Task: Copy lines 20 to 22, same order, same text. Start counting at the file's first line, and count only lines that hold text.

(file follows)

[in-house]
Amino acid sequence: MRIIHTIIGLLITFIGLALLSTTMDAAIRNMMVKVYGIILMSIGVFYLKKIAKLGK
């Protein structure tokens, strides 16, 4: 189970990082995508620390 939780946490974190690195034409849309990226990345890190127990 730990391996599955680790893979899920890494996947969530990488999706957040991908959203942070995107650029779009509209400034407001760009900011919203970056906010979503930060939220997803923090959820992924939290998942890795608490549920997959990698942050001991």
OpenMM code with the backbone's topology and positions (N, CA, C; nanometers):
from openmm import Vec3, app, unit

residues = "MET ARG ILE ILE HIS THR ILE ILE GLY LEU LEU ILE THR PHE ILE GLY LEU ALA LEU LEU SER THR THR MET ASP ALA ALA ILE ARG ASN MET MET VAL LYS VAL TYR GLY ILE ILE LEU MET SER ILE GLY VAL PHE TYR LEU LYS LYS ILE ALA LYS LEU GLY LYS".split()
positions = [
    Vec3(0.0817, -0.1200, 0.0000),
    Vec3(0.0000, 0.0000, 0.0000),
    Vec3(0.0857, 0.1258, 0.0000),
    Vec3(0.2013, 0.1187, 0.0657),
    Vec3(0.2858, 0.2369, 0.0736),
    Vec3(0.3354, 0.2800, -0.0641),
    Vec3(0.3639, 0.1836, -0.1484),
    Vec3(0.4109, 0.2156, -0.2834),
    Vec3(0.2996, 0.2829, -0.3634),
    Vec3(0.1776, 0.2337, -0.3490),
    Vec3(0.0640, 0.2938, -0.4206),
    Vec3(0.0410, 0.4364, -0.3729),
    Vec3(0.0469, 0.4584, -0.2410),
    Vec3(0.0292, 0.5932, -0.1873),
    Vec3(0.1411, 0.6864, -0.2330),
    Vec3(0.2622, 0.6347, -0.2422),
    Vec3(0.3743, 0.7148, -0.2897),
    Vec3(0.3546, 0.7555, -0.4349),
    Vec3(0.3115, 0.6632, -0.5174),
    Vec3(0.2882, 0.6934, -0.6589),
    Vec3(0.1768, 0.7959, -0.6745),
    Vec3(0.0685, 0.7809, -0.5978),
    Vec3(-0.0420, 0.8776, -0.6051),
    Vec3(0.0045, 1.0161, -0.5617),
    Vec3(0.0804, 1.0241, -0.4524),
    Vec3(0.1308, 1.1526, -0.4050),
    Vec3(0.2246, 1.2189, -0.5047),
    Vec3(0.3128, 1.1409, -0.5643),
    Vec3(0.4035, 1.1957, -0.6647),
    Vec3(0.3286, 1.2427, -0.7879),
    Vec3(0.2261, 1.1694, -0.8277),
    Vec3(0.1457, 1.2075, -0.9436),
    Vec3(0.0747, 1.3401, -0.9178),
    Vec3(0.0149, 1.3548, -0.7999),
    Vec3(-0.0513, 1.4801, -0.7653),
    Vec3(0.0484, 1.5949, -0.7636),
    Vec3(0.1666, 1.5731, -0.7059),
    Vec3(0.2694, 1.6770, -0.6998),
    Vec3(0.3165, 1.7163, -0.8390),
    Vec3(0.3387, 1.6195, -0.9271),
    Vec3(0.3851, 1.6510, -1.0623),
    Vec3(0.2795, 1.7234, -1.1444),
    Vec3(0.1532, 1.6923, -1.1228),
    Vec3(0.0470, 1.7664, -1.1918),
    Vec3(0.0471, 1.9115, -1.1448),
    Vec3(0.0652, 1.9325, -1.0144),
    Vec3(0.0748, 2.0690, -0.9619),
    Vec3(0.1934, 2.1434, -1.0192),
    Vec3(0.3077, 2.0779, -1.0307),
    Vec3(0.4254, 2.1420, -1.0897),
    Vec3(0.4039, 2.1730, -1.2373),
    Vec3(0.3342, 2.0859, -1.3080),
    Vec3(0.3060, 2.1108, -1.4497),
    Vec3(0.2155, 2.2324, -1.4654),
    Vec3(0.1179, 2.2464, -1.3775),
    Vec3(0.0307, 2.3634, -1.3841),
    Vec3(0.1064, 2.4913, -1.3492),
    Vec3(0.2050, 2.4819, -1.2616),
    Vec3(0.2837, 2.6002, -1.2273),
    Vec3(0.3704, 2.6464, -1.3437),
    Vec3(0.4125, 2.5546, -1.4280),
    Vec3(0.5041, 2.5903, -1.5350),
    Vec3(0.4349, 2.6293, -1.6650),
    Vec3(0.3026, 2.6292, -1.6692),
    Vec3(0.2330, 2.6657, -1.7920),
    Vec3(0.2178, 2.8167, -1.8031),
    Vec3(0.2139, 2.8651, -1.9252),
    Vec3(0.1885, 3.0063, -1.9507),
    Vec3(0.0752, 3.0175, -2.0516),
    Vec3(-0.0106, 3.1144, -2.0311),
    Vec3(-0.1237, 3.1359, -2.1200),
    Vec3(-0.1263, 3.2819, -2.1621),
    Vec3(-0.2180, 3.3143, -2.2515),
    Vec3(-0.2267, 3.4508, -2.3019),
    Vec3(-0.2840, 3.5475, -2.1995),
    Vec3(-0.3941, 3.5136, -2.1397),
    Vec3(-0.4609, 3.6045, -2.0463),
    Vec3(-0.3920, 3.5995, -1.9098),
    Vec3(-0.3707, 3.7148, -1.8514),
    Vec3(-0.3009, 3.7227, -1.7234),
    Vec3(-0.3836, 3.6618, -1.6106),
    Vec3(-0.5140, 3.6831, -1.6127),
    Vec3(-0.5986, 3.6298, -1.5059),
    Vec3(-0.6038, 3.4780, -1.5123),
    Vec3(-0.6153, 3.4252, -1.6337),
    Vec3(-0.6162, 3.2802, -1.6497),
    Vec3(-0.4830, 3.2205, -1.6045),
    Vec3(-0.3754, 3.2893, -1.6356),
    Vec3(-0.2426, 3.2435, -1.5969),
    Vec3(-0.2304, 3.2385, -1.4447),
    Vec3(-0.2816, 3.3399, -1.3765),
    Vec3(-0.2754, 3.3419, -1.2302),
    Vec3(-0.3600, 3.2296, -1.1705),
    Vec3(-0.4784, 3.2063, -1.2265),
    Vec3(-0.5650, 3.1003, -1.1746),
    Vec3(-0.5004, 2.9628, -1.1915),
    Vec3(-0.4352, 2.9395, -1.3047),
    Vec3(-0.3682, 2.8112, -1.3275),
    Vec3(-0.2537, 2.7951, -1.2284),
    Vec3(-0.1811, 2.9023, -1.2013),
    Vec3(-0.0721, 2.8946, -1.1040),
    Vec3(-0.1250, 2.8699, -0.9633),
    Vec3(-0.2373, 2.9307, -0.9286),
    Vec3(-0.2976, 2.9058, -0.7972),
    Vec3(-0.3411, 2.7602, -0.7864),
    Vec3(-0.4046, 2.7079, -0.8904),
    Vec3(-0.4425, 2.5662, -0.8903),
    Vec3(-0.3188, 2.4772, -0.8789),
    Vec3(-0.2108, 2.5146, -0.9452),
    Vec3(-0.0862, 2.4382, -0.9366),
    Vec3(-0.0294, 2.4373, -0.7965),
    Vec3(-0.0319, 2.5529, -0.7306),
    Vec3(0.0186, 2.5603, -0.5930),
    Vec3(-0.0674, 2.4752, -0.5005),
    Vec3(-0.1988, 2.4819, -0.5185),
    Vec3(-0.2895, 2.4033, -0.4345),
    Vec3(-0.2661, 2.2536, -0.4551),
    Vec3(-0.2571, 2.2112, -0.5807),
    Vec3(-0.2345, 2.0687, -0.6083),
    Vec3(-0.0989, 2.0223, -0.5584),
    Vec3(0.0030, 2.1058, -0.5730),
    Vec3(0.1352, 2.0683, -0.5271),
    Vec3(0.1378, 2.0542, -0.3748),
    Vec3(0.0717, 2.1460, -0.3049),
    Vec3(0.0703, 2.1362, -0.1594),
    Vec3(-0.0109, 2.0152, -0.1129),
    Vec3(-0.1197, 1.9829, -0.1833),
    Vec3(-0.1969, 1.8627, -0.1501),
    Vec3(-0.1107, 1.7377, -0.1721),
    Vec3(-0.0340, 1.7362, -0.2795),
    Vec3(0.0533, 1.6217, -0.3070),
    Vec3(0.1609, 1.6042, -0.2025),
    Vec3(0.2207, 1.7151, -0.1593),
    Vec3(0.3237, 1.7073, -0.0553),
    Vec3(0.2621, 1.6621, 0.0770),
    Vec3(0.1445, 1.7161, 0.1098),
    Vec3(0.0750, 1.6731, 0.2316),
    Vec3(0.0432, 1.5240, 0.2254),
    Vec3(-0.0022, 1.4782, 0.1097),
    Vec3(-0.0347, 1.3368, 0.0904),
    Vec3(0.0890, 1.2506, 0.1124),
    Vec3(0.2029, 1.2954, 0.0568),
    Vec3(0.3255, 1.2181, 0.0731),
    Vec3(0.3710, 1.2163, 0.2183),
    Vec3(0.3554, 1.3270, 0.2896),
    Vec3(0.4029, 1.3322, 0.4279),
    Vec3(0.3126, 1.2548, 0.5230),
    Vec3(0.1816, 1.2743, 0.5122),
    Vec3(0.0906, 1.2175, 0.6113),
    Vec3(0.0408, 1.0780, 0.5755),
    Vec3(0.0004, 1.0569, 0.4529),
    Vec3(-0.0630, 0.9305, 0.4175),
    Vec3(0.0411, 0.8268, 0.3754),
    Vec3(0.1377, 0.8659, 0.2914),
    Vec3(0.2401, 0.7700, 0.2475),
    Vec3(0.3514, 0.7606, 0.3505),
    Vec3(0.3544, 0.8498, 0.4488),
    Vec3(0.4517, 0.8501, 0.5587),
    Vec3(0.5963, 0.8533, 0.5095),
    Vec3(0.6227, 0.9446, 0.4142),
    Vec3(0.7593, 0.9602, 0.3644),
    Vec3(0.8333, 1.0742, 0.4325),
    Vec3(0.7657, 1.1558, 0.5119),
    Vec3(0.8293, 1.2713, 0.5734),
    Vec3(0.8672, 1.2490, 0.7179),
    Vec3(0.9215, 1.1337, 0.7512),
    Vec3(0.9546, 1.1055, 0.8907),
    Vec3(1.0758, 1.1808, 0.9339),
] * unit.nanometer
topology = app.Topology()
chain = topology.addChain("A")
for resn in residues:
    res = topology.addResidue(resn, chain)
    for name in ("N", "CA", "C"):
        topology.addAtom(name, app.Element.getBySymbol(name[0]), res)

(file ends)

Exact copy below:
    Vec3(0.0469, 0.4584, -0.2410),
    Vec3(0.0292, 0.5932, -0.1873),
    Vec3(0.1411, 0.6864, -0.2330),